Yes, but the two of them discussed the data, Manafort did walk Kilimnik through the data. Given that Kilimnik is a political operative, at a minimum he gave his silent agreement to whatever features Manafort pointed out.. In other words, Kilimnik opined on the data Manafort shared with him. Kilimnik’s opinion is a thing of value, after all, he has worked as a political consultant.

        I agree that handing over data is not by itself a campaign finance violation. Discussing the data is a violation though.

        Also, I agree with Marcy’s point that sharing the data while discussing the Ukrainian peace plan is important.

      • Yargelsnogger says:

        How does that compare with coordination with a Super PAC? I’m a layman, so I don’t know the details of the law, but my understanding is that coordinating activities with a Super PAC is illegal. That is why campaign spin off their staff that know the contours of their strategy so that after the separation they can follow the campaign’s lead on strategy without violating the law.

        This makes it sound like a foreign power that is basically acting as a Super PAC allows more coordination that an actual American-based organization? Is that anywhere close to right?

        • BroD says:

          I have no idea whether your Super-Pac analogy works in terms of applicable law but it sure makes sense to me.

    • Kevin says:

      One relevant point: Jeannie Rhee started being present in the courtroom sitting at the prosecution table only around the time of the plea and then breach determination. As far as we know, she is the senior assistant special counsel handling the Russia conspiracy (where Weissman was dealing with Manafort’s fraud). I suspect she was handling that aspect, and that’s why she was present in court for any hearings where Manafort’s cooperation on Russia might come up.

        • Kevin says:

          No problem. An advantage of living in DC is that I can go to these hearings. Who shows up for the prosecution is often not reported. Sadly, I have probably seen most of them (and PJM) for the last time.

          • GusGus says:

            “Sadly, I have probably seen most of them”

            “(and PJM) for the last time”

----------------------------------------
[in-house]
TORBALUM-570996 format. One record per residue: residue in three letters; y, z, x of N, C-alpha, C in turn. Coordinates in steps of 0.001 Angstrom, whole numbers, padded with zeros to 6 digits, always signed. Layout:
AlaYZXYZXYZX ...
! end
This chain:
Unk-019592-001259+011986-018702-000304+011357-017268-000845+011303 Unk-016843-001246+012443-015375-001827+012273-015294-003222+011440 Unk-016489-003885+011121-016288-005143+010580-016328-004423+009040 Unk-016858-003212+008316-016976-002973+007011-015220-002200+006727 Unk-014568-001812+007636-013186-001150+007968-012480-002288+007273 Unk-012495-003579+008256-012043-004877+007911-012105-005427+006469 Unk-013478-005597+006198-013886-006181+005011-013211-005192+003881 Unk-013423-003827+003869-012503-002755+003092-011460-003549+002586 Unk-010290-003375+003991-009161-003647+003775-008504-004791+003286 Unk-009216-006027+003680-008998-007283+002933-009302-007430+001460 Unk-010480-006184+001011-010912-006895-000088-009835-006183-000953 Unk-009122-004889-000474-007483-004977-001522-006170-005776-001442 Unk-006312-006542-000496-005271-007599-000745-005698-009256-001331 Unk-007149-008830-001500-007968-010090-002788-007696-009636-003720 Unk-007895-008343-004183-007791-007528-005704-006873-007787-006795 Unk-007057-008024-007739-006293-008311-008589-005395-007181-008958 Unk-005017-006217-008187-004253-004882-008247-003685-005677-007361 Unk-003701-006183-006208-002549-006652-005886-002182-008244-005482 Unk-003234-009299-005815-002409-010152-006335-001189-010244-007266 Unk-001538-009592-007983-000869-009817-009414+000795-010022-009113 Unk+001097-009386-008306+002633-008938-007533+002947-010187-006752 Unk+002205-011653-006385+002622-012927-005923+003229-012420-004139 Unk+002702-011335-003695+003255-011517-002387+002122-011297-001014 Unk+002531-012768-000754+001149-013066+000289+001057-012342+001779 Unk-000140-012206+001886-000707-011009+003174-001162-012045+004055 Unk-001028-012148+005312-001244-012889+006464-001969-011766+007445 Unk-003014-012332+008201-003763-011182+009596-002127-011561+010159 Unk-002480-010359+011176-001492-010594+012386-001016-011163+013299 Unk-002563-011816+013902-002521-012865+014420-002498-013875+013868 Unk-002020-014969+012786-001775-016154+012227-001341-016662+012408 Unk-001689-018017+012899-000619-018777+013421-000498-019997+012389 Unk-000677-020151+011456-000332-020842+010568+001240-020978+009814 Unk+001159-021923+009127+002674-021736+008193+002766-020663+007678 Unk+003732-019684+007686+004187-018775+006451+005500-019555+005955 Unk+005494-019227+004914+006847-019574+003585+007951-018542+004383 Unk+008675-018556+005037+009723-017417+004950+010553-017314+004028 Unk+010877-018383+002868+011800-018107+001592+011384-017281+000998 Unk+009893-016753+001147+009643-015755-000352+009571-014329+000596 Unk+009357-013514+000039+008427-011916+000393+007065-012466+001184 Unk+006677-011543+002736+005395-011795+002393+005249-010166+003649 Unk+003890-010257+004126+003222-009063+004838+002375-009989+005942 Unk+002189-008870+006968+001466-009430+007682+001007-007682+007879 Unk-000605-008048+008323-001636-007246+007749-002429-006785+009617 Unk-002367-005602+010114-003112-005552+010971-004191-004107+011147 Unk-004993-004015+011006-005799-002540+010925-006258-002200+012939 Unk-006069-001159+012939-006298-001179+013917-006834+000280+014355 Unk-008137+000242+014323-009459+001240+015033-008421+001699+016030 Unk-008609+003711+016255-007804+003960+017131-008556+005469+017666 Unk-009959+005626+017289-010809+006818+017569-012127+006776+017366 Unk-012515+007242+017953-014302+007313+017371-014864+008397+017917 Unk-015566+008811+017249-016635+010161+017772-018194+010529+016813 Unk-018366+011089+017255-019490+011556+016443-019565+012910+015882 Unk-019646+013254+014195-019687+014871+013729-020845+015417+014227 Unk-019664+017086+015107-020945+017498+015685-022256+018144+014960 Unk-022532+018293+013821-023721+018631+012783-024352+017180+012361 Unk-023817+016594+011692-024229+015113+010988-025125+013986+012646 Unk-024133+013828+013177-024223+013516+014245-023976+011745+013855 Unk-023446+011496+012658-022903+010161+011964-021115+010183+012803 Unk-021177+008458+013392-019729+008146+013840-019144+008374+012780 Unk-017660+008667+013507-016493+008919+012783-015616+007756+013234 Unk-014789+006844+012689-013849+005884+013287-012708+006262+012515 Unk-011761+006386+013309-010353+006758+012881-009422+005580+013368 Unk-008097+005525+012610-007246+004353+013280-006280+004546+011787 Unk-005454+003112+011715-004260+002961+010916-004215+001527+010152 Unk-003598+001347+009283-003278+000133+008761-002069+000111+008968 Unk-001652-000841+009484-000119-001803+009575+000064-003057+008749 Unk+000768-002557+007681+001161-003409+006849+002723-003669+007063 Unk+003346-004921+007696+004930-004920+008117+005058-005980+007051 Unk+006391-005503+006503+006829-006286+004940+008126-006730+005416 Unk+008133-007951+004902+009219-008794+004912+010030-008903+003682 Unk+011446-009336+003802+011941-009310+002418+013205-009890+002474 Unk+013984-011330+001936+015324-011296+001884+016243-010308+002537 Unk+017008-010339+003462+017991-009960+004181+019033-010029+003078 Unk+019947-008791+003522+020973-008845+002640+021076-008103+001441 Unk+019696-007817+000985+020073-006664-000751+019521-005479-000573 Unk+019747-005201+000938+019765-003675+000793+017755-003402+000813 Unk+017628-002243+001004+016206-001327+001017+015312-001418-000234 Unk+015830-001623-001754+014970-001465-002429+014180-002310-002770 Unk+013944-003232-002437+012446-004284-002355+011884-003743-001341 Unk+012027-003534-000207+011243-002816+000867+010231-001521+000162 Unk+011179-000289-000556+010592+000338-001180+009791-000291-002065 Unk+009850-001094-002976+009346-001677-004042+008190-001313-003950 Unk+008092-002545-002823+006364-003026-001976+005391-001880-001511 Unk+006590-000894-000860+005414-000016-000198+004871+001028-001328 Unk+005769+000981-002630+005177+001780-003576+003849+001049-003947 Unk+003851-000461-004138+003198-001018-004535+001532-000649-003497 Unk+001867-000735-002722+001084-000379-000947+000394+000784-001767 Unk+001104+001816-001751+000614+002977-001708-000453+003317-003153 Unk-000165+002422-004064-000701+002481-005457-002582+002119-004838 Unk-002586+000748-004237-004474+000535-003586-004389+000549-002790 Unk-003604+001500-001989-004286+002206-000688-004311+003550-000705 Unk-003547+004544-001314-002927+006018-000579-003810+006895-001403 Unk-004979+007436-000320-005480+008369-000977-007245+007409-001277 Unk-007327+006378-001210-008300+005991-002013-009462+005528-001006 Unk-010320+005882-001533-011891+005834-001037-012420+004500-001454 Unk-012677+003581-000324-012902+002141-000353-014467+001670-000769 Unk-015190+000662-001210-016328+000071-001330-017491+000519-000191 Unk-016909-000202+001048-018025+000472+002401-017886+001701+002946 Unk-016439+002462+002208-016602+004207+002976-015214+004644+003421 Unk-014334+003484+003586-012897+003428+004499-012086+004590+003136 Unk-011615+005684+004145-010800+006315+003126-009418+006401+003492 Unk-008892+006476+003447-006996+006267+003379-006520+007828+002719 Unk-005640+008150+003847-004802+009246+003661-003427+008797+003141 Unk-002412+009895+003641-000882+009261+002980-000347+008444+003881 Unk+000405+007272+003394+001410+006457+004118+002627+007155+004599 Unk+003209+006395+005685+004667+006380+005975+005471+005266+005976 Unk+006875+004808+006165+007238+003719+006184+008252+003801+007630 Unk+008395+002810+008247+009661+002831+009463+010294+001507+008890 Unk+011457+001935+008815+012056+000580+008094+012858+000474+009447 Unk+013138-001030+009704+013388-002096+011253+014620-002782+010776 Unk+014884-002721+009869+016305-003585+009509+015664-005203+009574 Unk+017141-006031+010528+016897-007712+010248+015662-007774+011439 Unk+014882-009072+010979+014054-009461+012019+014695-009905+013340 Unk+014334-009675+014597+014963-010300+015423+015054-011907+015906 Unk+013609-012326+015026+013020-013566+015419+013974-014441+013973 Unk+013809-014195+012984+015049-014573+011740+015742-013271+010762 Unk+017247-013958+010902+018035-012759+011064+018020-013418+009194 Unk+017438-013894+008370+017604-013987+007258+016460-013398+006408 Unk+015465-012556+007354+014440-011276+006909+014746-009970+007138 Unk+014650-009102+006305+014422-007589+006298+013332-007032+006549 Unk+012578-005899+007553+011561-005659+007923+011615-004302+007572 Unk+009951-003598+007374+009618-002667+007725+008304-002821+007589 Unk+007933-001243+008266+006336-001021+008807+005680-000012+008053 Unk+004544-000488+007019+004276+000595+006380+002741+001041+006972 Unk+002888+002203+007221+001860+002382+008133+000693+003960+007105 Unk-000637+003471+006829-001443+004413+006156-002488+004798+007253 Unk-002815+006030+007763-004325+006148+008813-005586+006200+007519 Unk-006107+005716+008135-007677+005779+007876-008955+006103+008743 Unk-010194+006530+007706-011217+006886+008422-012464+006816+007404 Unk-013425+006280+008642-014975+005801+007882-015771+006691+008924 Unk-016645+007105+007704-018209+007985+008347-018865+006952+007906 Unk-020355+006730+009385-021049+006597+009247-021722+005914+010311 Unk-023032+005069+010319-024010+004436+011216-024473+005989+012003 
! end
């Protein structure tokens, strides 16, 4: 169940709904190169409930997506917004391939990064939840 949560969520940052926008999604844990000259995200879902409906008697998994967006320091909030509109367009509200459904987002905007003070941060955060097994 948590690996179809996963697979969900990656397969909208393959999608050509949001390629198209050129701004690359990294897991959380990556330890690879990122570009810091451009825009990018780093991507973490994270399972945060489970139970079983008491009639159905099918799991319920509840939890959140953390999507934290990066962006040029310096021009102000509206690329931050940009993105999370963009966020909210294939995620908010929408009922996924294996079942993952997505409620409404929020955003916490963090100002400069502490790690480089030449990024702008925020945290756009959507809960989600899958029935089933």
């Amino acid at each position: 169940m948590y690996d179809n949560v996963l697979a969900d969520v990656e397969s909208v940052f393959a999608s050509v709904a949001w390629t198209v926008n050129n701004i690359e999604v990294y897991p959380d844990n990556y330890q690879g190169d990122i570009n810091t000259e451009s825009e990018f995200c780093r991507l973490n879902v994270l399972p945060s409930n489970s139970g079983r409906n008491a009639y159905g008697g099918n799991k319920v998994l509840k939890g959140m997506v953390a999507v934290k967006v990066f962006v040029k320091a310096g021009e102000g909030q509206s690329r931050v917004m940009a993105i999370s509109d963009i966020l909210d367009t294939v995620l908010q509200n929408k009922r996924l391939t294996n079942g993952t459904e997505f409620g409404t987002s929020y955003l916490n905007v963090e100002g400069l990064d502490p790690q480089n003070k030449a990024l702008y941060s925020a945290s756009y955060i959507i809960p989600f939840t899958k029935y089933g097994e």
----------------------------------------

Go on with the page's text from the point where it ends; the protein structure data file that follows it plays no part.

My money is still on you having another opportunity to see Manafort in (federal) court.

    • ThomasPaine says:

      Weismann’s leaving is probably more for personal reasons than anything else. Manafort is headed to the Club Fed and then the Big House (Riker’s Island), so Weismann’s day job is done. He is going to do something more fun – teach future prosecuting attorneys how to catch sleaze balls. That doesn’t mean that he doesn’t have a part time Consulting Agreement with Mueller and the DoJ in his hip pocket to come back when needed.

      In addition, according to the eloquent Mimi Rocah, prosecutors are considered “fungible” in the DoJ. There are a LOT of good ones available in the DoJ to pick up the ball, file an indictment and prosecute a case as the result of the SCO’s investigative work who are ready to jump in right now. There are likely a bunch of prosecutors in SDNY who possess both the independence and competence who can do a better job of this by virtue of being outside of WDC. Finally, Robert Mueller himself is still there. Rocah believes that any big Conspiracy Indictment will have Mueller’s personal signature on it. Mr. Mueller wants to take the principals down himself.

      • GusGus says:

        “Weismann’s leaving is probably more for personal reasons than anything else.”

        You might be right with this, as well as the rest of your comments about Weismann being able to come back and lots of other talent being available at the DoJ.

        Something else that people do not really talk about is that Mueller’s team have all taken 2 years off of their career to take up this case. I am sure they are all anxious to get back to their original plans. Especially those who came over with Mueller from WilmerHale. They, if I recall correctly, were making well north of $1 million a year, which they gave up out of civic duty. One might argue that being involved in the biggest case since Watergate might help their future careers, but financially they have taken a big hit. It would not be a surprise to see many on the team to want to wrap up the probe as soon as possible.

        It seems that Robert Mueller may not even go back to WilmerHale. Basically he lost the earnings of his last two years of his career in this investigation. That money is not coming back.

  7. RMD says:

    Apologies for being off topic, but I wonder, Marcy, that there is, at this time, no comment at TI on this:

    The Intercept Shuts Down Access to Snowden Trove
    First Look Media announced Wednesday that it was shutting down access to whistleblower Edward Snowden’s massive trove of leaked National Security Agency documents.

  8. 'Sup Bro says:

    long time listener, first time caller:

    Many, including Marcy’s pal Aaron Mate` are making hay out of the fact that to-date, no one has been charged with conspiracy to defraud and that’s nearly definitive proof no such charges will ever emerge. Yet we know from the redaction failure that Manafort was sharing polling data with Kilimnick…… clearly an appropriate element of a conspiracy charge. But without that redaction error, the potential for a conspiracy charge would look even less likely.